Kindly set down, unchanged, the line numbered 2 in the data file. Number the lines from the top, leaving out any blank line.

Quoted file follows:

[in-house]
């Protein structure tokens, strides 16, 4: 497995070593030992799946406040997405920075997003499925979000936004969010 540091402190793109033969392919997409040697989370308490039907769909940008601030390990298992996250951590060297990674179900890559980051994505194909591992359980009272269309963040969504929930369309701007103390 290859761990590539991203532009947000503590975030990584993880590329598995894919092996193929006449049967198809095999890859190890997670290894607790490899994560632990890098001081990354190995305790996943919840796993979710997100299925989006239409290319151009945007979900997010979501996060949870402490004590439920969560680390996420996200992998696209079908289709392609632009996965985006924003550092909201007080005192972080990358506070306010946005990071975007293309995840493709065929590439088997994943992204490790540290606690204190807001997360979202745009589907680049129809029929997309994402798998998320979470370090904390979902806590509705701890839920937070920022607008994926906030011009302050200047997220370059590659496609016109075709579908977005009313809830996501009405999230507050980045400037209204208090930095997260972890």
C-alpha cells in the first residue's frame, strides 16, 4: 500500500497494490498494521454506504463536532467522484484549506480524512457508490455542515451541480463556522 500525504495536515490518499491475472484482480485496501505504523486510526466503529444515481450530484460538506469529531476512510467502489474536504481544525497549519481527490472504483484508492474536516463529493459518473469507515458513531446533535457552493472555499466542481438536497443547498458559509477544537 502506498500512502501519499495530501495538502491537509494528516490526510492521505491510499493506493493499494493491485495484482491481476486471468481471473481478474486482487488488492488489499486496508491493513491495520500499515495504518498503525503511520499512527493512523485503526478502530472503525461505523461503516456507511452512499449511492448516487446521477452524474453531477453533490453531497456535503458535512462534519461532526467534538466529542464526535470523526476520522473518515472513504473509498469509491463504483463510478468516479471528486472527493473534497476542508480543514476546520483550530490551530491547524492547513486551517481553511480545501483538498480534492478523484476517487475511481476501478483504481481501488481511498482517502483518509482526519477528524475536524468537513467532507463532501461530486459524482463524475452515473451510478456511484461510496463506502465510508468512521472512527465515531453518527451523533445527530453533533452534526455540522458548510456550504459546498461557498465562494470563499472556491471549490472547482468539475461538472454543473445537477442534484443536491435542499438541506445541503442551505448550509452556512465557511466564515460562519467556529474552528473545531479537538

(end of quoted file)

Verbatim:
């Protein structure tokens, strides 16, 4: 497995070593030992799946406040997405920075997003499925979000936004969010 540091402190793109033969392919997409040697989370308490039907769909940008601030390990298992996250951590060297990674179900890559980051994505194909591992359980009272269309963040969504929930369309701007103390 290859761990590539991203532009947000503590975030990584993880590329598995894919092996193929006449049967198809095999890859190890997670290894607790490899994560632990890098001081990354190995305790996943919840796993979710997100299925989006239409290319151009945007979900997010979501996060949870402490004590439920969560680390996420996200992998696209079908289709392609632009996965985006924003550092909201007080005192972080990358506070306010946005990071975007293309995840493709065929590439088997994943992204490790540290606690204190807001997360979202745009589907680049129809029929997309994402798998998320979470370090904390979902806590509705701890839920937070920022607008994926906030011009302050200047997220370059590659496609016109075709579908977005009313809830996501009405999230507050980045400037209204208090930095997260972890």